Hester caught a TD, returned punts, kicks and reminded us how devastating he can be
CHICAGO -- There was a time not so long ago (like earlier this season) when it was safe to wonder whether Devin Hester had lost his mojo and if he would ever return another punt or kickoff for a touchdown -- forget about breaking the NFL record.
Opponents had long since figured out how to kick, or more accurately, not to kick to him. Heading into the third week of the season, Hester had not returned a kick for a touchdown since December 2007, a span of 31 games.
And worse, he had become tentative, a word you once could not imagine sharing the same sentence with one of the all-time great returners in the game. There were even -- oh, the horror -- observations that Hester appeared eager to run out of bounds.
Of course, all of this would have been easily digested had Hester developed into the elite receiver that the Bears had promised he would be and paid him to be.
But through the first three games, Hester had a total of six catches. And even now, after the Bears' 27-13 victory over the Minnesota Vikings on Sunday, in which Hester caught four passes (and was targeted six times) for 38 yards and a TD, he ranks behind Johnny Knox, Earl Bennett and Matt Forte in team receptions. He's also behind Knox, Greg Olsen and Forte in passes targeted.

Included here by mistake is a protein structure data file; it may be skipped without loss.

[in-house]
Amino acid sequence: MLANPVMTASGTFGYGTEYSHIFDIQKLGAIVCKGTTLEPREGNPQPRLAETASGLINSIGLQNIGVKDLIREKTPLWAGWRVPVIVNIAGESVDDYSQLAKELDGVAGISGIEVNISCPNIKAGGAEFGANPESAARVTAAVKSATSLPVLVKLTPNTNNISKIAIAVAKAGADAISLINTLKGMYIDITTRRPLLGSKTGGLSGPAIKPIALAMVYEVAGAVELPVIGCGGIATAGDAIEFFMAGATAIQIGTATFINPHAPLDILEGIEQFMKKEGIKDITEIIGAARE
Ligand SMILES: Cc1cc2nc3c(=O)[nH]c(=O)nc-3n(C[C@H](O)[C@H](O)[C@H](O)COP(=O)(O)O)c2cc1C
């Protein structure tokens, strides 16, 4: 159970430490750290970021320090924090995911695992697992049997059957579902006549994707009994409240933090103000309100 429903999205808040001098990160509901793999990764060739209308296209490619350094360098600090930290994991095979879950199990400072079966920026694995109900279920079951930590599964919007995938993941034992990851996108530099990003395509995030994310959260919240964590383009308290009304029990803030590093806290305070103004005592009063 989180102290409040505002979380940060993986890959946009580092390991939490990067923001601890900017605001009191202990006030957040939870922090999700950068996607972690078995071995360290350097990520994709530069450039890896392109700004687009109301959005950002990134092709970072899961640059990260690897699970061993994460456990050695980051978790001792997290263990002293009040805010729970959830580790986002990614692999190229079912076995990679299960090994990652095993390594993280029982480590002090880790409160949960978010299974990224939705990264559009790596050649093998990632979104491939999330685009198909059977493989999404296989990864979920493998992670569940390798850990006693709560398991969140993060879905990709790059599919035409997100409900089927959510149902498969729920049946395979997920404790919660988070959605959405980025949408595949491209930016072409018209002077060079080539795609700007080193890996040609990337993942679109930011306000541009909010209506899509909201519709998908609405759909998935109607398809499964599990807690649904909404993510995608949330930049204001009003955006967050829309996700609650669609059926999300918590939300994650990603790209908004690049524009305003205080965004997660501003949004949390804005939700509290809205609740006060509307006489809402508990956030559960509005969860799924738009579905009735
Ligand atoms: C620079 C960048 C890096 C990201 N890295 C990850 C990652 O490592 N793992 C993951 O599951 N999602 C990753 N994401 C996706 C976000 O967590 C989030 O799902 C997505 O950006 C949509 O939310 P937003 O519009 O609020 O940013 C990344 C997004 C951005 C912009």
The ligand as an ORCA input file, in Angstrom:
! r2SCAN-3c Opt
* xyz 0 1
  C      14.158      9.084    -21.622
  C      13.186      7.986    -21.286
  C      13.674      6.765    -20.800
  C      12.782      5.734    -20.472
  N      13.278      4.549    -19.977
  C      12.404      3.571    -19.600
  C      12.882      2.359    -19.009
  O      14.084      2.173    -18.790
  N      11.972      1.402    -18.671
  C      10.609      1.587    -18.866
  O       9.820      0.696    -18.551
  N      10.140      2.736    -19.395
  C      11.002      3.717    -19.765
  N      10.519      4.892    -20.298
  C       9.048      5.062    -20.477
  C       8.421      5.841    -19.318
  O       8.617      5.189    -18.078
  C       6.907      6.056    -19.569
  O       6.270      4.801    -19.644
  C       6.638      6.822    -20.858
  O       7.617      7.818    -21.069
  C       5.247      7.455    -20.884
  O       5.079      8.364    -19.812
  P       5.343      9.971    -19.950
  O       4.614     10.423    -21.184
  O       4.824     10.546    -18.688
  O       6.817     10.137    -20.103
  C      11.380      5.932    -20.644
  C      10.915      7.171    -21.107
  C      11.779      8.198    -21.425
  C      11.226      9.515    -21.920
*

The difference between Week 2 and now is the fact that Hester has gone on a full-fledged roll in the return game.
After returning punts for 28 and 62 yards (and a touchdown) in Week 3 against Green Bay, he had a 50-yarder against Carolina in Week 5 and an 89-yarder against Seattle in Week 6. And against the Vikings on Sunday, Hester returned two kickoffs for 100 yards with a long of 68, and two punts for 47 yards, with a long of 42.
"He's a bad man," teammate Brian Urlacher said of Hester. In only the most complimentary way, of course.
The kickoff returns marked Hester's first two of the season, and it's not entirely clear why he was back there.
"Danieal [Manning] is the starter," Hester said. "[But] it's tough if you're doing kickoff returns and then go straight to defense. Whenever I get fatigued on offense, he's out there, so I think it's a great 1-2 punch."
Manning said it was in the game plan.
"He's not getting better. He's THE best returner in football. He's doing what he's always done. If they kick the ball to him, he's going to make them pay.” -- Israel Idonije on Hester
"One thing was, we're trying to make sure Devin gets that record," he said of the NFL mark for touchdown returns (punt and kickoff combined), which Hester will break with his next one (No. 15). "He's close to getting it, so we want to give him all the looks he can get."
It hardly matters why. What was important Sunday is that Lovie Smith and Mike Martz found the right mix, Hester found the right holes, and the Vikings missed enough tackles that Hester produced the way everyone envisioned since early in his rookie season.
On top of his return heroics, Hester put the Bears ahead for good with a 19-yard scoring pass from Jay Cutler in the second quarter.